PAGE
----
Unlike the Scribe and the Flyer, the S Pen can be used to operate anything on the phone, not just the specially designed pen apps. You can swipe, open apps, and scroll with the S Pen. It will not work with the capacitive buttons on the Note, but Samsung thought of that. A system of gestures can be used to execute common system actions like back and home. The S Pen also recognizes 256 levels of pressure, so it operates well in drawing apps.
Because the S Pen works in any area of the UI, it can be used for text input. Samsung has a handwriting recognition keyboard that reportedly works fairly well, but there is also Swype built in. One of our biggest issues with Swype is getting our fat, non-transparent fingers in the way all the time. The S Pen is a perfect way to Swype with maximum efficiency.
Samsung pushed out an API for the S Pen shortly after the Note shipped, and the company even maintains a mini app store on the device for S Pen-compatible apps. Device specific APIs are usually doomed to failure, though. So how can Samsung bring the stylus back? More devices.
The stylus rises again?
For pen input to make it in today’s mobile market, it needs to do several things. First, the input device needs to be built into the device, and be lightweight. The software needs to take full advantage of the pen input, both with custom apps, and with regular screen interactions. A device with pen input also needs to have killer handwriting recognition; less than 95% accuracy is going to be too annoying to use day-to-day. Lastly, it needs to be on a lot of devices.
If you believe some statements made by a Samsung mobile marketing manager, the S Pen is not going to be limited to one device. Samsung’s Ryan Biden recently said that, “I think a pen interface continues to make a lot of sense across a number of screen sizes, like the larger is more obvious of those.” If that doesn’t mean the S Pen is coming to the Galaxy Tab line, we’d be shocked.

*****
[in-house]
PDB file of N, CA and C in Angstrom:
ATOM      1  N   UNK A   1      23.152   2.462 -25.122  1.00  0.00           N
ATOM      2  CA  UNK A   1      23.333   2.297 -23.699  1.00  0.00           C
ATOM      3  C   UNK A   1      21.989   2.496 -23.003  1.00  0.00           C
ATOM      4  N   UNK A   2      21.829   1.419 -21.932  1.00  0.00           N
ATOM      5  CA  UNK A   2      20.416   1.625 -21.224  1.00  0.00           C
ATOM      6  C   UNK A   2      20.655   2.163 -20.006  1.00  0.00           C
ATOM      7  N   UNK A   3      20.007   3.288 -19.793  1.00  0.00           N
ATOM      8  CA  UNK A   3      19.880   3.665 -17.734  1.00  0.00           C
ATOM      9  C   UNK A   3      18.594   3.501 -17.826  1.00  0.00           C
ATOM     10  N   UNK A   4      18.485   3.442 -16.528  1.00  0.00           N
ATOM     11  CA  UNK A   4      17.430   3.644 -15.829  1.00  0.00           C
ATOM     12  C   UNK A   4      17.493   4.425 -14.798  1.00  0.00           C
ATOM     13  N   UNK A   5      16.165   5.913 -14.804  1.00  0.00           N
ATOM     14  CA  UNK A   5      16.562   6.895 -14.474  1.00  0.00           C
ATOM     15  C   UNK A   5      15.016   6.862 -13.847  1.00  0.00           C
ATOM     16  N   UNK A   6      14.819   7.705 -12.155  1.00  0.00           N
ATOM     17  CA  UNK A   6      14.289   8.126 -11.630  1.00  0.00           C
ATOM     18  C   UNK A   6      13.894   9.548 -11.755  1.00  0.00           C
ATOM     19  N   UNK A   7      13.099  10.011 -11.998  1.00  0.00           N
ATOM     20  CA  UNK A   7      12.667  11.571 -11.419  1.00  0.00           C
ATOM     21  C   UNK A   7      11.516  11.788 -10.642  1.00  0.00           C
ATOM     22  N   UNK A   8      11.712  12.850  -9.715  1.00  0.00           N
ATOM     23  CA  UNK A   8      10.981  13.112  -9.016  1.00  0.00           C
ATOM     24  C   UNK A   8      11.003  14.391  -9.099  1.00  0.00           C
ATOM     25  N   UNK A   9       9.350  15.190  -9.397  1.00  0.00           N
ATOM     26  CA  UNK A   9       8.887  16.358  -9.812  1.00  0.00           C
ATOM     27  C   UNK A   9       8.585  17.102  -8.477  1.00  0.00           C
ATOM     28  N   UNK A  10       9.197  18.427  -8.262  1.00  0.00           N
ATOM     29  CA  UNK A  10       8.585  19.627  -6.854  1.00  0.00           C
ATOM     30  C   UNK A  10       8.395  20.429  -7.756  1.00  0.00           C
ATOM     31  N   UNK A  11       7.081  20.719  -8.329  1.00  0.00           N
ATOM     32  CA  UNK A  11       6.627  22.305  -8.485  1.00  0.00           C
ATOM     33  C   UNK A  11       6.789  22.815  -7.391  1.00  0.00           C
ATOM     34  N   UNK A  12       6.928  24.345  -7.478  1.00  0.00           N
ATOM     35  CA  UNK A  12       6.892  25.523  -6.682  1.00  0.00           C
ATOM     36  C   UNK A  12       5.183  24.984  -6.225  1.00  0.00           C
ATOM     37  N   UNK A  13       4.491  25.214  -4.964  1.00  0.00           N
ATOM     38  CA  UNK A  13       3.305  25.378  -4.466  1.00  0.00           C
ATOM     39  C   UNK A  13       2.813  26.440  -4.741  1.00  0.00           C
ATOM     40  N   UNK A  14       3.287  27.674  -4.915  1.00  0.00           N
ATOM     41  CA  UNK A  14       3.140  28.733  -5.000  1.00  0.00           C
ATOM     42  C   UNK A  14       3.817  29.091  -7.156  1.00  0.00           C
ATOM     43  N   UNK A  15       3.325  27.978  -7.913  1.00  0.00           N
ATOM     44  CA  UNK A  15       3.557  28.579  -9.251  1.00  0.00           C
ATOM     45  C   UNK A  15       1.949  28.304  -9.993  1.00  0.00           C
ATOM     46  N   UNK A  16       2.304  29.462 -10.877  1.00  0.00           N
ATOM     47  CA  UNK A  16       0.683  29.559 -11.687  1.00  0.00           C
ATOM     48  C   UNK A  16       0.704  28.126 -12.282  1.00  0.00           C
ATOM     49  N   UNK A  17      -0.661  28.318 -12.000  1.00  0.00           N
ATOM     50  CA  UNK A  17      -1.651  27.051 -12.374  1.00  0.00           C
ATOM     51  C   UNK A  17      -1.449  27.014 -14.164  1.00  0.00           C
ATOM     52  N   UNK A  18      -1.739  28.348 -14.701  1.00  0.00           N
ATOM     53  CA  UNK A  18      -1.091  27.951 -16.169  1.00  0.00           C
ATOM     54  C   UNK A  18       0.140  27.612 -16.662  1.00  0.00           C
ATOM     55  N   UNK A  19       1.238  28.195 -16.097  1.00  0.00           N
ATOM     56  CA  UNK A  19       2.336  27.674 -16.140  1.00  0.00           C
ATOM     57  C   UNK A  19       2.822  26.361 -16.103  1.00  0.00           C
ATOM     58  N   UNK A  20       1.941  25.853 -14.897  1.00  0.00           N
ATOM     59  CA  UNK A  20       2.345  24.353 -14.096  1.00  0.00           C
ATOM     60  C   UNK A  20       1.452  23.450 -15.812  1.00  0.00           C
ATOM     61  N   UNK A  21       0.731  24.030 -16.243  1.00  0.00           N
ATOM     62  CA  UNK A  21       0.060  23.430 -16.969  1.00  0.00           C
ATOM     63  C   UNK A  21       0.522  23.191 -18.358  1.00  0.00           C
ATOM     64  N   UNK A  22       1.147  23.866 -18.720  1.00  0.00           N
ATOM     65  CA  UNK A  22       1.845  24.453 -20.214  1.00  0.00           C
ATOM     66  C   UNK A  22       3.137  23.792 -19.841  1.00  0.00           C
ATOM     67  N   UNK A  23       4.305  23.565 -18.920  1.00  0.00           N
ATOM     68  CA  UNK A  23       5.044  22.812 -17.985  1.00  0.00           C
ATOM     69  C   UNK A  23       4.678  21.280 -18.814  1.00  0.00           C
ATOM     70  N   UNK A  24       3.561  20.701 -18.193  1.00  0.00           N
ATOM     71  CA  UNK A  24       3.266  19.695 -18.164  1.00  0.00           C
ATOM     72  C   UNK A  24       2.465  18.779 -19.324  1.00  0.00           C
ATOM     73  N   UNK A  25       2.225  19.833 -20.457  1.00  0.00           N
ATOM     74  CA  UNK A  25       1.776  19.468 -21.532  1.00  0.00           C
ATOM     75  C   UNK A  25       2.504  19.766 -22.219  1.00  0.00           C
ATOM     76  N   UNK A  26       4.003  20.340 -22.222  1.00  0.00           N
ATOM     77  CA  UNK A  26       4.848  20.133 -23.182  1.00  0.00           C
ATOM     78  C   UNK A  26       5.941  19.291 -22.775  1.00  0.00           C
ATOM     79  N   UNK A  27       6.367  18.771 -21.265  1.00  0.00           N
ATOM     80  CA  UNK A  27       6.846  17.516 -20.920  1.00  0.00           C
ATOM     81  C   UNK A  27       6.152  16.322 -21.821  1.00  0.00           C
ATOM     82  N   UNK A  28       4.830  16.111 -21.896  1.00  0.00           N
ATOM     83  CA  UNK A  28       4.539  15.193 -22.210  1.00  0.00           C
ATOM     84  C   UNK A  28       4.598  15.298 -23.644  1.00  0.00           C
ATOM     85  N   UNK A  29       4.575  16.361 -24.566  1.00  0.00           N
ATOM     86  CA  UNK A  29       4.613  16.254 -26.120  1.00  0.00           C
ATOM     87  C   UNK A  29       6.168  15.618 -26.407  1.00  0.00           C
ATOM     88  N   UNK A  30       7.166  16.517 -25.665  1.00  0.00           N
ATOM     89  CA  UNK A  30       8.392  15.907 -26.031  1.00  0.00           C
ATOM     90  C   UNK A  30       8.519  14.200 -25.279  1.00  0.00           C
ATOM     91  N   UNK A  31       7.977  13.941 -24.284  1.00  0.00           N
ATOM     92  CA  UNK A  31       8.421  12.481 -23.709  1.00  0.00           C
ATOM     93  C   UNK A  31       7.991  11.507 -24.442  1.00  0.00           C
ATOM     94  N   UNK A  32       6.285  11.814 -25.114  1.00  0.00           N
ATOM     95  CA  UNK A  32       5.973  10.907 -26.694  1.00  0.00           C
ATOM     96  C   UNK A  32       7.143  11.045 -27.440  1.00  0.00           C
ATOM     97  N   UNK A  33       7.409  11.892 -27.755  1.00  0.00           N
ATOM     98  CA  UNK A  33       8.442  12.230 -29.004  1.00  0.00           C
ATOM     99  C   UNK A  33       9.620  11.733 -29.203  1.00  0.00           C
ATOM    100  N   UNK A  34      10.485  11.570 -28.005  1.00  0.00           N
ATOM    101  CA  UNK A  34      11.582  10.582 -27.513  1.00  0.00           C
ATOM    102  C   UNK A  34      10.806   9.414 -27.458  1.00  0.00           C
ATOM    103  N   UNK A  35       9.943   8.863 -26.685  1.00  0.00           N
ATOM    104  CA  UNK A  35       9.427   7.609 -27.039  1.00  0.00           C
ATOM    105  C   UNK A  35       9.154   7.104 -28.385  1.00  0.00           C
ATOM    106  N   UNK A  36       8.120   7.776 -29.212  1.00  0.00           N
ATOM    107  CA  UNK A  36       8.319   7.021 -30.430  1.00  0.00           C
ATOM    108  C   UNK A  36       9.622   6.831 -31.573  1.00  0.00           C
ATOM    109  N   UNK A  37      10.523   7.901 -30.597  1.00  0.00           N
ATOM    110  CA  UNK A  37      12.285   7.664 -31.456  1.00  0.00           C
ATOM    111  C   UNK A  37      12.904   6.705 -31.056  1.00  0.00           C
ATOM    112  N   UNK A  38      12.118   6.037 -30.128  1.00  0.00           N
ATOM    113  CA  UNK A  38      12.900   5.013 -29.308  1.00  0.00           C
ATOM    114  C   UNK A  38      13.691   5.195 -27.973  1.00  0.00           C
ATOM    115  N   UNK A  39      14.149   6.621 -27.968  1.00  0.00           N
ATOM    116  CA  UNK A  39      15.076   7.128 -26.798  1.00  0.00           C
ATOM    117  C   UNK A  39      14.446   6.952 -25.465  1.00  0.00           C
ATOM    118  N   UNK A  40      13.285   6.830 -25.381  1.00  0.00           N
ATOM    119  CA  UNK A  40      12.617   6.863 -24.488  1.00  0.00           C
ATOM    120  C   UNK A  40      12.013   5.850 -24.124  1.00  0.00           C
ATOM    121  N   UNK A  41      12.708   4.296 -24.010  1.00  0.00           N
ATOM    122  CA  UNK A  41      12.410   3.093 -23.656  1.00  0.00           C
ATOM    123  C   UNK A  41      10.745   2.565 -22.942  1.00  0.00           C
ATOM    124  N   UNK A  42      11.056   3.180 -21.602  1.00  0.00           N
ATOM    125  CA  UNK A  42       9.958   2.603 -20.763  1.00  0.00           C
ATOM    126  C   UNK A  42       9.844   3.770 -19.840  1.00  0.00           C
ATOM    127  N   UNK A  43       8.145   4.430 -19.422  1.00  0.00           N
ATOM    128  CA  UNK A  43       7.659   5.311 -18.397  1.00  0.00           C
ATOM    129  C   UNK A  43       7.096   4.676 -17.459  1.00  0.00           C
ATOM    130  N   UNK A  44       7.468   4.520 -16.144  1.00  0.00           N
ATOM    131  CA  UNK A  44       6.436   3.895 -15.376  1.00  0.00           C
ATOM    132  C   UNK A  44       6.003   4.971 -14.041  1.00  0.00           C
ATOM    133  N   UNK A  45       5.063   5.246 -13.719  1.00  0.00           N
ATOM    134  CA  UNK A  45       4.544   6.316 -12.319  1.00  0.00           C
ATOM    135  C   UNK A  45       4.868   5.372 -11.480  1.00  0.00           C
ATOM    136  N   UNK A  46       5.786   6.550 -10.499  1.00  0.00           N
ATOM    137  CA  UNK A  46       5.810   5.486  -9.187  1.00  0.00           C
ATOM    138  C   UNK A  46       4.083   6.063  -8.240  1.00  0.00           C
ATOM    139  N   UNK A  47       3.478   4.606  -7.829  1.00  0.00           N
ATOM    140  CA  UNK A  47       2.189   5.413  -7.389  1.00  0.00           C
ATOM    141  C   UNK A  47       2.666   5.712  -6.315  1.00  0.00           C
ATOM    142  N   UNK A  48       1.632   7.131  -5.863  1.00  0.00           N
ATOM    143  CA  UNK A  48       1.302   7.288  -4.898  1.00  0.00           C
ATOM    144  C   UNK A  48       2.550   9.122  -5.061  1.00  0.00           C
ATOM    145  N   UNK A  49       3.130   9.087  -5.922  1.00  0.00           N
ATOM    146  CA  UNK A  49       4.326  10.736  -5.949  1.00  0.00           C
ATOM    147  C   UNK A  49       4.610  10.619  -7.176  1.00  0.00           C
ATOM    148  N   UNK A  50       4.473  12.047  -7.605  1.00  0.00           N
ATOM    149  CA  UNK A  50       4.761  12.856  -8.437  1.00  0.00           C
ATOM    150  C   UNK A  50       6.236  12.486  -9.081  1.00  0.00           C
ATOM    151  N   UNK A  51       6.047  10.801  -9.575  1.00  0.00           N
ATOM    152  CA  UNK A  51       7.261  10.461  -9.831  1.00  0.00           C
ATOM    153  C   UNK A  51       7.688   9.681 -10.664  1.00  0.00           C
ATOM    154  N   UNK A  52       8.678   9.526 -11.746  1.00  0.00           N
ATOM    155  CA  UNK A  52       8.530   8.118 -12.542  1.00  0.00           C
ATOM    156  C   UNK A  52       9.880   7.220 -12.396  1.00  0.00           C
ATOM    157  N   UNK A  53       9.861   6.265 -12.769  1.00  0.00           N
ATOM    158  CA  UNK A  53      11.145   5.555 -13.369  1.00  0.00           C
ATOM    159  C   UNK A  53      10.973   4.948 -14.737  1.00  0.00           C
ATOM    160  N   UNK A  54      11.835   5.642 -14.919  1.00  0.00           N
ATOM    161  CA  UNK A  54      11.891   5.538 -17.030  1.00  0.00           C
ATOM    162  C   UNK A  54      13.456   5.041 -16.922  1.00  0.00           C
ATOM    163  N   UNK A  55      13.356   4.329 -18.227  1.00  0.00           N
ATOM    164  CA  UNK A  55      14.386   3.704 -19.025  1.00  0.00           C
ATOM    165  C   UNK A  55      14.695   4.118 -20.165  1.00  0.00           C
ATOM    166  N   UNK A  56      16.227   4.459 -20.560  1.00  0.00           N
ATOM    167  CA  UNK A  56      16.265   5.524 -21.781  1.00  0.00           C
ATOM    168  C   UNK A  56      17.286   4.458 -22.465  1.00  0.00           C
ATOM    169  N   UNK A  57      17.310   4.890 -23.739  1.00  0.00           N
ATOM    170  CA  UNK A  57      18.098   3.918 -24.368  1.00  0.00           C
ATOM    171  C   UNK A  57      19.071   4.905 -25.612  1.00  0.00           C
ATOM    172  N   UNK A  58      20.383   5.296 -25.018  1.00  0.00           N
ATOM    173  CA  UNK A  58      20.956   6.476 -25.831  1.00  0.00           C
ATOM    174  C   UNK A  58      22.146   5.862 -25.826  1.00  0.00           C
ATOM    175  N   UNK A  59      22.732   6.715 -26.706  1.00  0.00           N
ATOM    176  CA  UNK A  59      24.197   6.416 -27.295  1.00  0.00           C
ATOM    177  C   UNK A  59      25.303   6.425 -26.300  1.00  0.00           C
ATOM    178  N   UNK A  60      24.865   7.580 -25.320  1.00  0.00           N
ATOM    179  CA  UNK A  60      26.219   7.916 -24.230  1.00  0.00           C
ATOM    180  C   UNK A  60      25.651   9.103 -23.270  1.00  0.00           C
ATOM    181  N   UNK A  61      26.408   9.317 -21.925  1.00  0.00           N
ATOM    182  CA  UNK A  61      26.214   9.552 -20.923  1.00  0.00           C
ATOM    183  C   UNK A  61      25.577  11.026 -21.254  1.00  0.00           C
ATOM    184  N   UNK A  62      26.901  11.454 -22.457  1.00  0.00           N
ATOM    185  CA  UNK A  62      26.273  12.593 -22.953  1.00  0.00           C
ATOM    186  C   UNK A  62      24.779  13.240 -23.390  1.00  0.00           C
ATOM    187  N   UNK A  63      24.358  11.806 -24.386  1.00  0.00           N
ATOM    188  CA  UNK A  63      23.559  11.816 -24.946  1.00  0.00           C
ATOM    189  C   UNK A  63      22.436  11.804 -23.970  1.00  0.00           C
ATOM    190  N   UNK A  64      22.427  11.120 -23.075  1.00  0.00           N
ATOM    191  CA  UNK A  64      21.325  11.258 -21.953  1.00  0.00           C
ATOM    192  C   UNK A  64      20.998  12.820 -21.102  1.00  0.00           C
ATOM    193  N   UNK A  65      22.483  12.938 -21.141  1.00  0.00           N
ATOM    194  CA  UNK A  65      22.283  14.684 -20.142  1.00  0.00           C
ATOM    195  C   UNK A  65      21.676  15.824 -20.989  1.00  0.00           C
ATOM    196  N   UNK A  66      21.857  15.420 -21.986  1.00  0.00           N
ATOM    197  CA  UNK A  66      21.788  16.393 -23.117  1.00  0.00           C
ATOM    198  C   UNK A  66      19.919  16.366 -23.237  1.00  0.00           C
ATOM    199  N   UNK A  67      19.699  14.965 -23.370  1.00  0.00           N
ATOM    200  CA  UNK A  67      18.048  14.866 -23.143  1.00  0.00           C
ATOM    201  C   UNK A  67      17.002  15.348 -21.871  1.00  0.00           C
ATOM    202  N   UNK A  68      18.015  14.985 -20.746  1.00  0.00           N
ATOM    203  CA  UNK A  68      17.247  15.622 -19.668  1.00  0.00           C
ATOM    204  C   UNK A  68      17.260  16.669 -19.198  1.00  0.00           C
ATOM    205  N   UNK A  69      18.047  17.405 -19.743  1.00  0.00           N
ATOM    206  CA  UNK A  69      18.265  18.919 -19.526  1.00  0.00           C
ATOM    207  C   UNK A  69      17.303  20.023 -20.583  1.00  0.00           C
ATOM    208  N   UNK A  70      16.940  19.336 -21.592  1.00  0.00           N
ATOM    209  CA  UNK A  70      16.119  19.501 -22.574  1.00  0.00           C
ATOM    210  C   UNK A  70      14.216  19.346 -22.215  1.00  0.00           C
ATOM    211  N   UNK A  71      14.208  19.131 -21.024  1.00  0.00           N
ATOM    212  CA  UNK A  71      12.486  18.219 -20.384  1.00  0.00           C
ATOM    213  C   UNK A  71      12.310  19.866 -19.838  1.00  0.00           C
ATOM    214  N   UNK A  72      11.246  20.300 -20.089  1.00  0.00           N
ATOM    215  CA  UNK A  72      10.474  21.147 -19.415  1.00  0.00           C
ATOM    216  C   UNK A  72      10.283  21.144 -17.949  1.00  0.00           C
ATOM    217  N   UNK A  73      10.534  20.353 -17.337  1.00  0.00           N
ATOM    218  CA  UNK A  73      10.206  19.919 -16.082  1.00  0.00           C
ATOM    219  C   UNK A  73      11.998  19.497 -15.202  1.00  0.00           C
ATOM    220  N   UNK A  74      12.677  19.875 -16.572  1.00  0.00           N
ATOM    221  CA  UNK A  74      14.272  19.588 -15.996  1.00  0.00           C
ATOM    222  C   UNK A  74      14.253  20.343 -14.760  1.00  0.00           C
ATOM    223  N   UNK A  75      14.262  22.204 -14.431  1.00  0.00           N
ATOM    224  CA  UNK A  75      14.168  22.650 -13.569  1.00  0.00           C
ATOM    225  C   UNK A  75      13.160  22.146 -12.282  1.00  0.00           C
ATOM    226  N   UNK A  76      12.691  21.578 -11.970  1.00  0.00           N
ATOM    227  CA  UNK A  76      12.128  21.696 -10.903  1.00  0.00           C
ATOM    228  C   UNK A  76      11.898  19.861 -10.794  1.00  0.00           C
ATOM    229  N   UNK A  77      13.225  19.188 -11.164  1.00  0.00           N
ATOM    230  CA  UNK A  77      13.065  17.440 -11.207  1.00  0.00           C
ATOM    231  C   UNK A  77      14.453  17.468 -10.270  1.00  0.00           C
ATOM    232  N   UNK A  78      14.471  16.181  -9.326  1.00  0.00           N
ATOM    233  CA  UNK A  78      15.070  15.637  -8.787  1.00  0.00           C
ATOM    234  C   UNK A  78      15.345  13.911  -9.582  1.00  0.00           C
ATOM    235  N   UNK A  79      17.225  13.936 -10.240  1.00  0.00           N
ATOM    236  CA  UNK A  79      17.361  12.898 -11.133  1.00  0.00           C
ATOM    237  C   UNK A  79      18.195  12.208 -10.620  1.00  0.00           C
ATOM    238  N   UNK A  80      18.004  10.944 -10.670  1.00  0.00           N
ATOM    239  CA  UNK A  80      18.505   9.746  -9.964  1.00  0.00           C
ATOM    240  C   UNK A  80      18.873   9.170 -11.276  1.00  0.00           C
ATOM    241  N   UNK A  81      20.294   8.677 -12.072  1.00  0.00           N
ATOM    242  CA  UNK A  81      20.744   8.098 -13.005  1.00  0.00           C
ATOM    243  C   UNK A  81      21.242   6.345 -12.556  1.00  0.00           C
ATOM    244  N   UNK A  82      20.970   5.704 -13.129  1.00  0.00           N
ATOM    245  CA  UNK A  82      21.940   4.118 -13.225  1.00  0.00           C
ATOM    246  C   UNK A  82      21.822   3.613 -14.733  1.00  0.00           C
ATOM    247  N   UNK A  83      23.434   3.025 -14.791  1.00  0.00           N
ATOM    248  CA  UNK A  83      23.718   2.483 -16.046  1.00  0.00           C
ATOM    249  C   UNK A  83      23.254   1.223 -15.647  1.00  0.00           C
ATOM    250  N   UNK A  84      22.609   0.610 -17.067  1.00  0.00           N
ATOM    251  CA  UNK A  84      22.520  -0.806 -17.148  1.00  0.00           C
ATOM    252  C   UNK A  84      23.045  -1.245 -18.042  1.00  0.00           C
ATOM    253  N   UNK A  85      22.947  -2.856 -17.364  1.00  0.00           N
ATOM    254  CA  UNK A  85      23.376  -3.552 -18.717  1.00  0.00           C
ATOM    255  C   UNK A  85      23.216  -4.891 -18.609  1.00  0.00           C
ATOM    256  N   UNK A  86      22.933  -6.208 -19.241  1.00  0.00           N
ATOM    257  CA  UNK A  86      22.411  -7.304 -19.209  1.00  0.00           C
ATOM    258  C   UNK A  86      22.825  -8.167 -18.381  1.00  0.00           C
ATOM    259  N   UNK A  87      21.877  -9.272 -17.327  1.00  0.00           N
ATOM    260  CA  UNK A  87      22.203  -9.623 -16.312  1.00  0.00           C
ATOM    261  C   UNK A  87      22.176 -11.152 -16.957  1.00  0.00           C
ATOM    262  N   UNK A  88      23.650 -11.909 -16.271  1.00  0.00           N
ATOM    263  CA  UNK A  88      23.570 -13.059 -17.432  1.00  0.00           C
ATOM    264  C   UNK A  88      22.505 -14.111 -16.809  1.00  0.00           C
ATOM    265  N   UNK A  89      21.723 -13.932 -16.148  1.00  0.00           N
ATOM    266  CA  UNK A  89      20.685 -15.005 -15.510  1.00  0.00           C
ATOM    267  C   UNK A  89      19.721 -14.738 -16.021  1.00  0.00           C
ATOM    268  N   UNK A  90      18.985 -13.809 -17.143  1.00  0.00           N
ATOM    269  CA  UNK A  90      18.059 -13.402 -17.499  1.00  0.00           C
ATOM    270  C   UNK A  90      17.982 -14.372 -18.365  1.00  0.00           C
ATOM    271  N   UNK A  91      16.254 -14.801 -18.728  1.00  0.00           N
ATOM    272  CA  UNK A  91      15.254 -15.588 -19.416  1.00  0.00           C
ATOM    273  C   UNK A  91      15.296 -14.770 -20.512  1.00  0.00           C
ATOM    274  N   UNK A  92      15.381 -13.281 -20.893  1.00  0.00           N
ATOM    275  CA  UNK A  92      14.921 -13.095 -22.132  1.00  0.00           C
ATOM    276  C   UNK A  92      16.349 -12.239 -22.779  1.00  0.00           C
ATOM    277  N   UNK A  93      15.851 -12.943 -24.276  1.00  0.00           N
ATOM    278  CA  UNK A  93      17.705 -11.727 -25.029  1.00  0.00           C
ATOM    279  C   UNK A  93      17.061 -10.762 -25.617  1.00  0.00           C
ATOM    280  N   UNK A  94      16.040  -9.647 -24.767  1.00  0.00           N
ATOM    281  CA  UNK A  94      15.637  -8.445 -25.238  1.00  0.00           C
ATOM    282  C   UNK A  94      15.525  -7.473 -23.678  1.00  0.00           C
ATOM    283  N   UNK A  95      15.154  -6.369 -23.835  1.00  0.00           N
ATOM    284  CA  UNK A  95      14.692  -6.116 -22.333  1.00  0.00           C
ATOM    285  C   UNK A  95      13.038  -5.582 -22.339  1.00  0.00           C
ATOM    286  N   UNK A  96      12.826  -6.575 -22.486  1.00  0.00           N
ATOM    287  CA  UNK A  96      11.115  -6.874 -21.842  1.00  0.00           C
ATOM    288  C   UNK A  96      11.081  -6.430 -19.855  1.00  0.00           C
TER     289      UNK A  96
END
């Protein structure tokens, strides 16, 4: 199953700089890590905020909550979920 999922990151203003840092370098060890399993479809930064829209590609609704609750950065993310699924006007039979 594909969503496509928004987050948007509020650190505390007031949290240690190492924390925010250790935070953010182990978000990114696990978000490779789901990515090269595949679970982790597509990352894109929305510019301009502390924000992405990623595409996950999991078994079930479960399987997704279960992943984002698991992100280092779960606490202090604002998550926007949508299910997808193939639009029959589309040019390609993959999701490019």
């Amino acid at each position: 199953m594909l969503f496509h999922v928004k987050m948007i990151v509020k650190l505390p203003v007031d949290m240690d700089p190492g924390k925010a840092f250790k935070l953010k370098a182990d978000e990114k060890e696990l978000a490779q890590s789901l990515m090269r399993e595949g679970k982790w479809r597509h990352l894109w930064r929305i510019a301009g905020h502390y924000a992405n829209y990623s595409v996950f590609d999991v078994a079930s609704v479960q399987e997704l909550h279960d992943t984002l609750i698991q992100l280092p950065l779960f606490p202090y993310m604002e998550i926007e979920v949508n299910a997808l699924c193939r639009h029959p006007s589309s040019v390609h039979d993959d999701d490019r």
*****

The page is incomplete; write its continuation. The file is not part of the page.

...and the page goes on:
It just makes sense. The smaller a screen is, the harder it is to write on it comfortably. A tablet could be the ideal form factor for handwriting recognition, as well as drawing. The precision offered by a pen input system makes the most sense there.
Assuming that Samsung rolls the S Pen out across its entire range of high-end devices, that open API might actually gain some traction. Samsung is already the de facto leader in Android devices, so it has some sway on developers. Pen input is still something that a lot of people want, but no one wants to go back to a resistive screen, or pay extra for a nearly-useless stylus.
If Samsung can push the S Pen forward, and get the kinks worked out, it will have a legitimately useful differentiator in the smartphone wars. The implementation is already better than anything else on Android, and the company is in a position to capitalize with upcoming tablets and phones like the Galaxy S III.